Hah! Exasperation! We went to Gemstone Beach at Orepuki today. First real outing since we got that horrible flu (togetherness goes no further than this, I tell you—sitting up in bed barking and honking at each other like seals) but now back on deck and ready to fight tigers kittens.

Oh, yes … exasperation … comes in when I try to tell people what the storms do to our beloved beach (one of my ‘things’ is trying to capture my philosophy of Time on film in pixels) no-one ever believes me, but in the course of snapping some changes today I scored this once-was-a-gate in a field. Over the years the field has dropped out to become beach, but the gate remains. For now—

gate of time 1.png

—and looking at it I recalled a shot I’d taken a year or so back, same place—

gate of time 2.png

—and nary a Photoshop tweak in sight—what you see in both these shots is only a fraction of what I saw. Now project those pebbles (to a depth of what … twenty feet, thirty feet?) along the entire length of Orepuki Beach and we’re dealing with, what? A few hundred thousand, a few millions of tons of rocks shifted? Mother Nature is a powerful bitch, I tell you—certainly she has my respect.

We may go back to the same place often but we never go back to the same beach. Can’t be done …

Screen Shot 2016-09-14 at 21.11.03.png

Above is how we found the ‘hole in the wall house’ today.

Below is how we found it a year or so back—

Screen Shot 2016-09-14 at 21.12.54.png

—those tyre tracks are from the quadbike of some guys prospecting for gold.

On the beach.

This beach.


It’s rich in gold, but not many can be bothered putting in all the time and effort to get it out. It comes in layers of surface black sand that look for all the world like washed-up oil slick; but by the time you’ve extracted your gold you’d have been better off peeling spuds in a hotel …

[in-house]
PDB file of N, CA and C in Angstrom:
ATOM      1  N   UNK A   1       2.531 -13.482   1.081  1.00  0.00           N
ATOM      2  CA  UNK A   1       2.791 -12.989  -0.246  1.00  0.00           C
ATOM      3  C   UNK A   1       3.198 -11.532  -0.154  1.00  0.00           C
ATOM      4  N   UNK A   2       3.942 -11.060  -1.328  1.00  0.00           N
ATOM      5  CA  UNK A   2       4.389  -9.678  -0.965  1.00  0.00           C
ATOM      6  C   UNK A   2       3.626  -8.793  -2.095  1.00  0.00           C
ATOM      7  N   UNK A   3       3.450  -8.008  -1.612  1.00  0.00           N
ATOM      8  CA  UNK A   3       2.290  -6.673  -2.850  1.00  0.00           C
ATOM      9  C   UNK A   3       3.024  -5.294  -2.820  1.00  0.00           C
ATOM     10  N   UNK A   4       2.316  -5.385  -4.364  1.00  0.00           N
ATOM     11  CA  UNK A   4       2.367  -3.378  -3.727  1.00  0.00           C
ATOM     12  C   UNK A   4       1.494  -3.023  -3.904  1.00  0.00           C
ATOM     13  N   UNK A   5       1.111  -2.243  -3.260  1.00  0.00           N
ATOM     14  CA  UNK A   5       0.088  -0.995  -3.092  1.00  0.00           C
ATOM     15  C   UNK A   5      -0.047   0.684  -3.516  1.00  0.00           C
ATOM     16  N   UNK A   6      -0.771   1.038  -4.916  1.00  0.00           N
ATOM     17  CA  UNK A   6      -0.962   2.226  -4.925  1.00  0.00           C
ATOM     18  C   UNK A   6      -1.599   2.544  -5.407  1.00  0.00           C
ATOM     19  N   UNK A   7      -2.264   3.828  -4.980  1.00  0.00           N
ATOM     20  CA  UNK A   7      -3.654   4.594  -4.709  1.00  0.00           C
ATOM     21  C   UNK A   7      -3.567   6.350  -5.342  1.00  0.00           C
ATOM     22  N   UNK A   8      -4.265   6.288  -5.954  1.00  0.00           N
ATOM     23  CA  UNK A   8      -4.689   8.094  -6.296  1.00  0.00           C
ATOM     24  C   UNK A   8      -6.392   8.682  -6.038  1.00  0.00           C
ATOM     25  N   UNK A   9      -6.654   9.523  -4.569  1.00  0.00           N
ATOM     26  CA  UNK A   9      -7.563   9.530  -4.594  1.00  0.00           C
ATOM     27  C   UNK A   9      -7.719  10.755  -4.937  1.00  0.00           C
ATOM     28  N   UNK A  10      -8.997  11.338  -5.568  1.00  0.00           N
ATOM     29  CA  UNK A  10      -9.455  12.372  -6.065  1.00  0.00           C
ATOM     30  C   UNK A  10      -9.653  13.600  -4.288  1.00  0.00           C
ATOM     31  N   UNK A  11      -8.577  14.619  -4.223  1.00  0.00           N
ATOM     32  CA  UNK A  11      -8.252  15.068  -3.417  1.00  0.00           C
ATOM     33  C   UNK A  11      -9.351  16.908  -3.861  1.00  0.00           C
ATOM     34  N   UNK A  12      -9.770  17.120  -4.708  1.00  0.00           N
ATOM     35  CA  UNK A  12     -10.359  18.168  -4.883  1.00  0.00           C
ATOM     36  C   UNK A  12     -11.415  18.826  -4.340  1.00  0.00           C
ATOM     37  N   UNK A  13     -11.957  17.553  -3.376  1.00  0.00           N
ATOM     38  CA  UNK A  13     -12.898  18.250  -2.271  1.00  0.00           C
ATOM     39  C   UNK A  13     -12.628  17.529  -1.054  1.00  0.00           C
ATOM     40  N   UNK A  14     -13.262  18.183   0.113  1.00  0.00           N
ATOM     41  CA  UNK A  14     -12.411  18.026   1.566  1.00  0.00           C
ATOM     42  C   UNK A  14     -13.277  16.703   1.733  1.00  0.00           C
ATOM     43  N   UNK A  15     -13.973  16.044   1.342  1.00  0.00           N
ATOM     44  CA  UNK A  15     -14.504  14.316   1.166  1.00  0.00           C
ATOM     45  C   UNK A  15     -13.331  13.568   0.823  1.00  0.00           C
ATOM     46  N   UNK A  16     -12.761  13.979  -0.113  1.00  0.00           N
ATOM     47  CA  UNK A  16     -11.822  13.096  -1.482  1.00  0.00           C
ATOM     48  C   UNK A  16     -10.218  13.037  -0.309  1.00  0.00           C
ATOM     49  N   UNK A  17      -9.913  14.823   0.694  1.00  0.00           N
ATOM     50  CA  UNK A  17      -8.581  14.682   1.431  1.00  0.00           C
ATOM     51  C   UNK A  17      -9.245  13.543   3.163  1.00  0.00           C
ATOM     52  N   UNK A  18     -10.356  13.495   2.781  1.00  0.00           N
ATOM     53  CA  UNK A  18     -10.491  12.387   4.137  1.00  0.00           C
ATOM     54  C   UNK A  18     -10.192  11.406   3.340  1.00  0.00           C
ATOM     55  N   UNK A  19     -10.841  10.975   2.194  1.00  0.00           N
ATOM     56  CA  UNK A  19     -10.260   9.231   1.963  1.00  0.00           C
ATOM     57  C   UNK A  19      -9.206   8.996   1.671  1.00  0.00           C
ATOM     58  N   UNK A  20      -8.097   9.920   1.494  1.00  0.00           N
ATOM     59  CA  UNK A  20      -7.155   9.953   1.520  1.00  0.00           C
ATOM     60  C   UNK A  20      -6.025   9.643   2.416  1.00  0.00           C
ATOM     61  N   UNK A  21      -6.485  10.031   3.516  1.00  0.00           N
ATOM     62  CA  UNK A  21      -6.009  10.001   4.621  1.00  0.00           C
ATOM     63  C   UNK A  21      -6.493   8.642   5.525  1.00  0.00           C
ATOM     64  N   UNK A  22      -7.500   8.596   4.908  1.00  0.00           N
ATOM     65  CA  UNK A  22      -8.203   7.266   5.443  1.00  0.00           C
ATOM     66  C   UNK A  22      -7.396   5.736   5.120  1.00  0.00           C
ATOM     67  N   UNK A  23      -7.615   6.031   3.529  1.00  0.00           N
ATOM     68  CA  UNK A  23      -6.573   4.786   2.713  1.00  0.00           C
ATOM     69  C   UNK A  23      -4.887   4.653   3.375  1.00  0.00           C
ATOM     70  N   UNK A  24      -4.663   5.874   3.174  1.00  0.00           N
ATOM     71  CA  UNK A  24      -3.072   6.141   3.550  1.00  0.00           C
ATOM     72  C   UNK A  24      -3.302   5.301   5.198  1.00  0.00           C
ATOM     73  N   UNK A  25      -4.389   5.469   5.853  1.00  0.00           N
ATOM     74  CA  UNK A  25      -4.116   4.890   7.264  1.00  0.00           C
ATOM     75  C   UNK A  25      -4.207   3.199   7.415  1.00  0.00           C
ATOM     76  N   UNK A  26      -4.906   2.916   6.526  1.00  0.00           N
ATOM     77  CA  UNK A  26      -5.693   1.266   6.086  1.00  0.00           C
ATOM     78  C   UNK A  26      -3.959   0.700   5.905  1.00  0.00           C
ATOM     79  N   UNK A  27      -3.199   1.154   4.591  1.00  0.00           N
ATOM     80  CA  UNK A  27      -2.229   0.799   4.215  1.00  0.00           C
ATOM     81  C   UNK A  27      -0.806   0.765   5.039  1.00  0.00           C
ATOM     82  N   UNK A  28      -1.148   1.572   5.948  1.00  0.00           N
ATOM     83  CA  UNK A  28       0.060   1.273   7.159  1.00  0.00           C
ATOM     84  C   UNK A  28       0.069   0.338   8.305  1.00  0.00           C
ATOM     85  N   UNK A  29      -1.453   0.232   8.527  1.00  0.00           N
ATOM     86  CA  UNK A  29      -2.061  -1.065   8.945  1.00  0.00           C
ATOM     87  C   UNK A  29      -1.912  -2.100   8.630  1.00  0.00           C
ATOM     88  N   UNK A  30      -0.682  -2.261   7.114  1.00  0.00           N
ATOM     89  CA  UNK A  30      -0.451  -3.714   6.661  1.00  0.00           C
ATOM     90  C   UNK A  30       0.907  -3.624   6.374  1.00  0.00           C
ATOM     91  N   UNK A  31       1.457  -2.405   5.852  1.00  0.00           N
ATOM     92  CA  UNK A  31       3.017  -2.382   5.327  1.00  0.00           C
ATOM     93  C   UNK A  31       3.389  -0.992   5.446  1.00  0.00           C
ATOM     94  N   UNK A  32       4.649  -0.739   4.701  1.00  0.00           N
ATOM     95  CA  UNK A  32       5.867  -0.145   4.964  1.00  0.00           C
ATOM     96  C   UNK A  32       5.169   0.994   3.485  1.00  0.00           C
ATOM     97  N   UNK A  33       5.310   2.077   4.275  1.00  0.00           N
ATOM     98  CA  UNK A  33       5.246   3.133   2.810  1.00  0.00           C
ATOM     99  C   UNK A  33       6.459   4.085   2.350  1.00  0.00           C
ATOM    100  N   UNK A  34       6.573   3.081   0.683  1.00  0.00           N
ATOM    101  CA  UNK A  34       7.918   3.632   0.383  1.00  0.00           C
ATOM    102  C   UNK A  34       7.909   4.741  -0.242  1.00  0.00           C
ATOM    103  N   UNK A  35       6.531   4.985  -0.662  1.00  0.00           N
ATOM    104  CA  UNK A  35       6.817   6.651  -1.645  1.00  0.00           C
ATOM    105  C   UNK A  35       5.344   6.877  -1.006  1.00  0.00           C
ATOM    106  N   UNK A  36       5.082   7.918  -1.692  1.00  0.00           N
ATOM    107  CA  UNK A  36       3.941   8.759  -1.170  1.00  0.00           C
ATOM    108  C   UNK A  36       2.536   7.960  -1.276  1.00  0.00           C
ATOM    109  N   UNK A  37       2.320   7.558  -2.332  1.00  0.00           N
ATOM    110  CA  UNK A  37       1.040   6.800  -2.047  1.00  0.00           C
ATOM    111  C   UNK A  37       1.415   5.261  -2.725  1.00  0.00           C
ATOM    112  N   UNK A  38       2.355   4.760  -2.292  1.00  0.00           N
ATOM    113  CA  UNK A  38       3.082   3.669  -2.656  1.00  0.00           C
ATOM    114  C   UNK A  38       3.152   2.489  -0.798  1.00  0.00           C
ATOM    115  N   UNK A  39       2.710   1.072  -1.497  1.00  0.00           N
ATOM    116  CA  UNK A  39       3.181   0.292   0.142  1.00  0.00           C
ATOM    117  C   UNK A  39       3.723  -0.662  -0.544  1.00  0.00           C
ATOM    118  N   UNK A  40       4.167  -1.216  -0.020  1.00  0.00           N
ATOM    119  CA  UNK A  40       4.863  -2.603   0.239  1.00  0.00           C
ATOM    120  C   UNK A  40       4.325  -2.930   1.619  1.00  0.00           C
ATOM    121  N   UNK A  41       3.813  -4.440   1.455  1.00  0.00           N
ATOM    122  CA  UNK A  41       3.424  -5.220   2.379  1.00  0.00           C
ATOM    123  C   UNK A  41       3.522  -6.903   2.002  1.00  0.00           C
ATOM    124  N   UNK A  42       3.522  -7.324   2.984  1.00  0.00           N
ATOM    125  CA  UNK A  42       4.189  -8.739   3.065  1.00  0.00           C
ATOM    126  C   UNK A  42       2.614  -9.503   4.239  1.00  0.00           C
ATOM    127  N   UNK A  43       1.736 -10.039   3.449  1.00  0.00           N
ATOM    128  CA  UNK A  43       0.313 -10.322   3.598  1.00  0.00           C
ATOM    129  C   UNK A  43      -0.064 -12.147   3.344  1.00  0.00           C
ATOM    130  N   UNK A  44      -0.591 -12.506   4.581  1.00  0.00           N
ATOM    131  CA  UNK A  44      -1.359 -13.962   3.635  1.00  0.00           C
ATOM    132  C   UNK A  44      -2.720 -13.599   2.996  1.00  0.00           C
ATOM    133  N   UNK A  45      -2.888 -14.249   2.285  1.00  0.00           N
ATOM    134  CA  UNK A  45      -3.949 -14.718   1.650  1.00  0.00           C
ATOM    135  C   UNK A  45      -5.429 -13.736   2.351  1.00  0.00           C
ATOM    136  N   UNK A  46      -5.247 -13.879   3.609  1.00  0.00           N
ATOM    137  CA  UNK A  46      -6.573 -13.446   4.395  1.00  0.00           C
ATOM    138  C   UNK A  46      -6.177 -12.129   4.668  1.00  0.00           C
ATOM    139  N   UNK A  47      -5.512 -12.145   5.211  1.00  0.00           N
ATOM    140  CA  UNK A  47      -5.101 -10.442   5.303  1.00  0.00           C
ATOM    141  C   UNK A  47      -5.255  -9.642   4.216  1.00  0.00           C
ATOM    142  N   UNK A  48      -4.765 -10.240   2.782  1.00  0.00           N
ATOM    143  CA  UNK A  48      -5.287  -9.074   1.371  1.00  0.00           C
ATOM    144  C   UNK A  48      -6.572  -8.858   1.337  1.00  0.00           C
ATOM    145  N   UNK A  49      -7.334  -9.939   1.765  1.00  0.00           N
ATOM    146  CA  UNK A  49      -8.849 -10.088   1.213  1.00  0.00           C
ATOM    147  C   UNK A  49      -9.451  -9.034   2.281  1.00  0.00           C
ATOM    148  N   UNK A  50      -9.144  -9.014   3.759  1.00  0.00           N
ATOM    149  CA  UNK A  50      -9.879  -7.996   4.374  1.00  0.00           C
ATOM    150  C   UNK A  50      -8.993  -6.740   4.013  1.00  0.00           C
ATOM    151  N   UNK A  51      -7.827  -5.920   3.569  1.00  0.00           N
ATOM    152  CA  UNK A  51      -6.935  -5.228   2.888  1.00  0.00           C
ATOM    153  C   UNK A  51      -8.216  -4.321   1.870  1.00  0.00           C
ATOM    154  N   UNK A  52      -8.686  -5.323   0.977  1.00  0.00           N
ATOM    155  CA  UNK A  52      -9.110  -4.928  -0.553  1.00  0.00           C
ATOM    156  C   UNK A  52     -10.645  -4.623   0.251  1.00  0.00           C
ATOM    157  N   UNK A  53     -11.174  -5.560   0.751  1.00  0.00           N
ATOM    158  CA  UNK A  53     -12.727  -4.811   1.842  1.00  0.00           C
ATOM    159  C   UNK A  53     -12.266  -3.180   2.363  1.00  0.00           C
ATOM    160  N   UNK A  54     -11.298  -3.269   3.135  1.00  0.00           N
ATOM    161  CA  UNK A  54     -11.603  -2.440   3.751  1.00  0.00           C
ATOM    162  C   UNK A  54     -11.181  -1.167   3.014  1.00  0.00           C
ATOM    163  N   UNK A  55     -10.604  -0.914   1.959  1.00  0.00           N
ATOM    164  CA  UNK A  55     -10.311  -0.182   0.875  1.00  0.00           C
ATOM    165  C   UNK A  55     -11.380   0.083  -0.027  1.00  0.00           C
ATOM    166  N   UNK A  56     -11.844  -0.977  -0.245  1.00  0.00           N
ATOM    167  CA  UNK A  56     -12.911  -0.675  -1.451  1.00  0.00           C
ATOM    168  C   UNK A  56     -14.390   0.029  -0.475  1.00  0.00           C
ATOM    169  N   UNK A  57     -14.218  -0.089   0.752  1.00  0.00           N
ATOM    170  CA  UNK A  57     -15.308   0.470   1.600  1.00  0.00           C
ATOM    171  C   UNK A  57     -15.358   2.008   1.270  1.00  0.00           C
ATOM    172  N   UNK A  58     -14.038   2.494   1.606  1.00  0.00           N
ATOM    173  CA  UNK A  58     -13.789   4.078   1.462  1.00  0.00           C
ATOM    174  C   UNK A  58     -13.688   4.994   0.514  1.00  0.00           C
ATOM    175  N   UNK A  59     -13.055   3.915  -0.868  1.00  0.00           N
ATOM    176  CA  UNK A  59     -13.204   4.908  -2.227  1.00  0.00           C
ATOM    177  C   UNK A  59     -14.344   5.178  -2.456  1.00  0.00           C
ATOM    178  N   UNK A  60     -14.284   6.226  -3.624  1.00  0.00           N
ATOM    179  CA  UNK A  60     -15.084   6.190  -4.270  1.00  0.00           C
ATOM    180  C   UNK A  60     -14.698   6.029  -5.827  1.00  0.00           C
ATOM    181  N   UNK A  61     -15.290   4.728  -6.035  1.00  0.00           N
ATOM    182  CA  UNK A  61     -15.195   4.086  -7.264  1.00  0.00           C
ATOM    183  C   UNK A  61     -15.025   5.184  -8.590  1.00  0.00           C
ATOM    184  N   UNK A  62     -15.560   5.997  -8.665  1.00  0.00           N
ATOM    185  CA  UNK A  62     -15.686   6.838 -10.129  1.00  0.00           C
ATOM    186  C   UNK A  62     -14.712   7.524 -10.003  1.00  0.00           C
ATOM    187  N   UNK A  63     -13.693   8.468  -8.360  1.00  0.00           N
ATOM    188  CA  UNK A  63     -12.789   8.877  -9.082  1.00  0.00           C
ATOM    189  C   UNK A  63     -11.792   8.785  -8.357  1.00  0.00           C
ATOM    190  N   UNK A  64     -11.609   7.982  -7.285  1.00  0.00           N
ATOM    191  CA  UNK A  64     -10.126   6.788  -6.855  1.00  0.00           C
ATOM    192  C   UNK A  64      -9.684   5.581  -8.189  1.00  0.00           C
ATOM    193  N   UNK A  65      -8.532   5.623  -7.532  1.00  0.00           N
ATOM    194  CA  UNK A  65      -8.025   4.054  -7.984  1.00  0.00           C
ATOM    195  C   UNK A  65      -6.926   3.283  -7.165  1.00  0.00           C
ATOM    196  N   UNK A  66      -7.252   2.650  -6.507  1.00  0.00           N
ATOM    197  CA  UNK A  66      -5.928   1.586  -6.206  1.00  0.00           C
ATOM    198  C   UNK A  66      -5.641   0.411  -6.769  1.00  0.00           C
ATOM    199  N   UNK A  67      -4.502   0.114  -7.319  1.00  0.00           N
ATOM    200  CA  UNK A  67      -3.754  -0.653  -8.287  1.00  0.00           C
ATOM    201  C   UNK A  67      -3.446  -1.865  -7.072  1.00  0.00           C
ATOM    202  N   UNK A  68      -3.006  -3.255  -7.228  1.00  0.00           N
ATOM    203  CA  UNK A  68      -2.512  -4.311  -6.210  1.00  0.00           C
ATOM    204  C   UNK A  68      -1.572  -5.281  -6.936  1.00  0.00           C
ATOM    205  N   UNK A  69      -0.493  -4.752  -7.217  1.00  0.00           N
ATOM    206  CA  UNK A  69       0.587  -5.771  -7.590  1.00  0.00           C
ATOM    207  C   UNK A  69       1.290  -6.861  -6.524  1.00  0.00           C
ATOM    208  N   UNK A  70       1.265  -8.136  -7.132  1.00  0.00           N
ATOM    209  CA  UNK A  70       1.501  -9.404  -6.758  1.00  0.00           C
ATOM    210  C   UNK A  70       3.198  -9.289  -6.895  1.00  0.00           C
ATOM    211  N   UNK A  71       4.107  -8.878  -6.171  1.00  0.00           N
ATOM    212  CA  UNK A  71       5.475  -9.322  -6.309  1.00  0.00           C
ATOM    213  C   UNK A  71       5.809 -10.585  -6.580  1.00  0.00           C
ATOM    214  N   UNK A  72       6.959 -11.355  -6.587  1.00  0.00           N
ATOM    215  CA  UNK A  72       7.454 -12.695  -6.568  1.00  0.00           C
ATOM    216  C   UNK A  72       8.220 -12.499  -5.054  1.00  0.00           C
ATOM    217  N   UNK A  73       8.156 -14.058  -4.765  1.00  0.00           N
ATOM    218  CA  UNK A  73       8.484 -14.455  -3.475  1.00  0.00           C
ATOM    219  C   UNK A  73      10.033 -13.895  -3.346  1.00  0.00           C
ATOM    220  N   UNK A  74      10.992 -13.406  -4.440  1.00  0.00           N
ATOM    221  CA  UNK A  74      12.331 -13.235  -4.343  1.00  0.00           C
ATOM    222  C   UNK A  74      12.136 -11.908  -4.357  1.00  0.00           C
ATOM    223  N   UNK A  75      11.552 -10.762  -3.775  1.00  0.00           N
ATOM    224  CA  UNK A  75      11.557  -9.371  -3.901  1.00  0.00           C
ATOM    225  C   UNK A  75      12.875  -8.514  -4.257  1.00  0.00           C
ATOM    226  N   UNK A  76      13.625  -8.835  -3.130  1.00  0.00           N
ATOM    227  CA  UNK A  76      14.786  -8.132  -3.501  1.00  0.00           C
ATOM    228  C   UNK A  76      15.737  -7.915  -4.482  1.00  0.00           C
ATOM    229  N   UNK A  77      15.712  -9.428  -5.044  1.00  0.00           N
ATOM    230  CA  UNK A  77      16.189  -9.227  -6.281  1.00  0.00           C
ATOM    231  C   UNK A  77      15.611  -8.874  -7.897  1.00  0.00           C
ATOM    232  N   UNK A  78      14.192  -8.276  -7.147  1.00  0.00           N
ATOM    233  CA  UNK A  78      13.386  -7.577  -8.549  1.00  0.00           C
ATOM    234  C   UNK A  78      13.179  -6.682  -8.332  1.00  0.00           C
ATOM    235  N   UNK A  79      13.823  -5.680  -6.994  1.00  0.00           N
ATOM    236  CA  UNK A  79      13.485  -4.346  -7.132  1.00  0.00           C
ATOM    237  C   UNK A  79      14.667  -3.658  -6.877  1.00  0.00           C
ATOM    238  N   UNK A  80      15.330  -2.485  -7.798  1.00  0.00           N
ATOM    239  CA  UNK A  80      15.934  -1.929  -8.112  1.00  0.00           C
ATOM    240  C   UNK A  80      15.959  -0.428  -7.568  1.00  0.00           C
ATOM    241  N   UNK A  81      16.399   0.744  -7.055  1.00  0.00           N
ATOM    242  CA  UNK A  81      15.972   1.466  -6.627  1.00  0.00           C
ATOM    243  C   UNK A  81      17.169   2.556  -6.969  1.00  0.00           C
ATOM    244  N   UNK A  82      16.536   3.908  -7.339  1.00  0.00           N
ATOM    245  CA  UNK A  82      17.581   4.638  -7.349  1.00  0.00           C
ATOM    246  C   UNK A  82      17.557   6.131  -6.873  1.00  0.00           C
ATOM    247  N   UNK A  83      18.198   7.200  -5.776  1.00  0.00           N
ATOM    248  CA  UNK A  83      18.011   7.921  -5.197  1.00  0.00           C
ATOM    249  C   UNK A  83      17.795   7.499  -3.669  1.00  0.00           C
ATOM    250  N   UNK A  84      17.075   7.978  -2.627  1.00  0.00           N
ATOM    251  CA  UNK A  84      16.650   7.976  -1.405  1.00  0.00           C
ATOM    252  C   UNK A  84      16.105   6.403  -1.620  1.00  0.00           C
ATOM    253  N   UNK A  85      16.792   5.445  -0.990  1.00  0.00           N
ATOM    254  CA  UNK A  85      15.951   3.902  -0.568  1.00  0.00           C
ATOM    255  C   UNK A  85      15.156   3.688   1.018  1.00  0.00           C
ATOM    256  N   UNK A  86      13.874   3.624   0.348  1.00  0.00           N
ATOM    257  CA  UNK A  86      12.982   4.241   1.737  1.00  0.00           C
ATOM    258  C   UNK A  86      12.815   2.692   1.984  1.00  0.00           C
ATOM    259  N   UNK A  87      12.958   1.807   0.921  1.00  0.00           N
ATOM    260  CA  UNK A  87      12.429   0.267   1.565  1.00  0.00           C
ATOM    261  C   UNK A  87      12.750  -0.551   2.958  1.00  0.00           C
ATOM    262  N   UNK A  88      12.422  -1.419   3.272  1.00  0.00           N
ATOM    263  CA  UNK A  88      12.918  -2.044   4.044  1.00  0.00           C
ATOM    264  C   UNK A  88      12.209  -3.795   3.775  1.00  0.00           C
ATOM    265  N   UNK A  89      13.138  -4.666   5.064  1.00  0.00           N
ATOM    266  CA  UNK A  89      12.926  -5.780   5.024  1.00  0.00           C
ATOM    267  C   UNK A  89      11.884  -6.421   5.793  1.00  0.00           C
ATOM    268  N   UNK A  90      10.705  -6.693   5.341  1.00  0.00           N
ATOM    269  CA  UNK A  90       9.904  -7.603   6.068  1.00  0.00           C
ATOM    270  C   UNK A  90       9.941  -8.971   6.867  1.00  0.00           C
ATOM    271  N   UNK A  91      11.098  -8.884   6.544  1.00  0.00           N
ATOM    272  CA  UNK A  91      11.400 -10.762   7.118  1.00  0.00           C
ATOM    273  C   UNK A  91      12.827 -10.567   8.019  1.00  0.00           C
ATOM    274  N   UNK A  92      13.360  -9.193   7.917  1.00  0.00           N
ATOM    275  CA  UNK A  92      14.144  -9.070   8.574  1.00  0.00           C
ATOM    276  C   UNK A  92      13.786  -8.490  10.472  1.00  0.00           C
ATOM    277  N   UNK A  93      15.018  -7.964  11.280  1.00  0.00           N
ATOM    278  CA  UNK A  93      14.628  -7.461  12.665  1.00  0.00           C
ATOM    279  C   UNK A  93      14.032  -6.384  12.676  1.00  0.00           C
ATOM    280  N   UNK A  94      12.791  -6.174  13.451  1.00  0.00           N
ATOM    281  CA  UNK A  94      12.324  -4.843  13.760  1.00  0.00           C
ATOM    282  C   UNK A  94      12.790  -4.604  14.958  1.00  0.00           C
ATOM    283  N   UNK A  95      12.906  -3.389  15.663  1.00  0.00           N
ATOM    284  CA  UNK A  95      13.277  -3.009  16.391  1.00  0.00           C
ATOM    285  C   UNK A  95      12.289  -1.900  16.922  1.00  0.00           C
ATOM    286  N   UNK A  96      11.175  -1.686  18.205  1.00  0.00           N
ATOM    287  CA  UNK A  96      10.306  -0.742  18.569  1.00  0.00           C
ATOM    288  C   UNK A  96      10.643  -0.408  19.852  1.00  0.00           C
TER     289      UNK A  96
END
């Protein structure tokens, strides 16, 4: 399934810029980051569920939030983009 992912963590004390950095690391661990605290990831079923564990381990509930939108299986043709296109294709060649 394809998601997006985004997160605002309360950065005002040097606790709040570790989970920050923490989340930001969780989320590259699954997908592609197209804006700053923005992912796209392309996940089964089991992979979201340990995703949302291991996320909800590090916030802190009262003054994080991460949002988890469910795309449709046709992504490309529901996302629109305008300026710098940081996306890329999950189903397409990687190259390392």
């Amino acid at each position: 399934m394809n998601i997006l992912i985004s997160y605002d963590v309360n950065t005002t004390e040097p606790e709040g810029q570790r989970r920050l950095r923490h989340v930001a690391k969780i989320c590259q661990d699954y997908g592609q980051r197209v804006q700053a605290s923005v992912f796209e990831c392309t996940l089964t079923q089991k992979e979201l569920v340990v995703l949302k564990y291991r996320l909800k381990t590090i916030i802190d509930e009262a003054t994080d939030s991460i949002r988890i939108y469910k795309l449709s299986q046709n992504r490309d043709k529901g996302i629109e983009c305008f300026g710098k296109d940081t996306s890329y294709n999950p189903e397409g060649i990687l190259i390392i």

And that’s the first time I’ve ever seen any hint of a claim on the beach.

So I Googled it, and came up with the usual testaments to the efficacy of todaze edjicashuns in a relly intristin forem which i wen googled won of them numbas on that sine post.

Sure beats running with scissors …




One thought on “BEACHY

  1. Like you I find beaches most fascinating as they are always in a constant state of flux, changing shape very dramatically sometimes depending on the severity of the storm. Also what gets washed up is always interesting. Where I lived on the South Coast of Blighty you’d get themes. Some weeks it would be cuttle fish, others dog fish. Others still welks in their thousands, then no welks or cuttle fish for a year. The height of the beach would change periodically too, as in your pictures, with new stones having to be imported as old ones were washed further out to sea.

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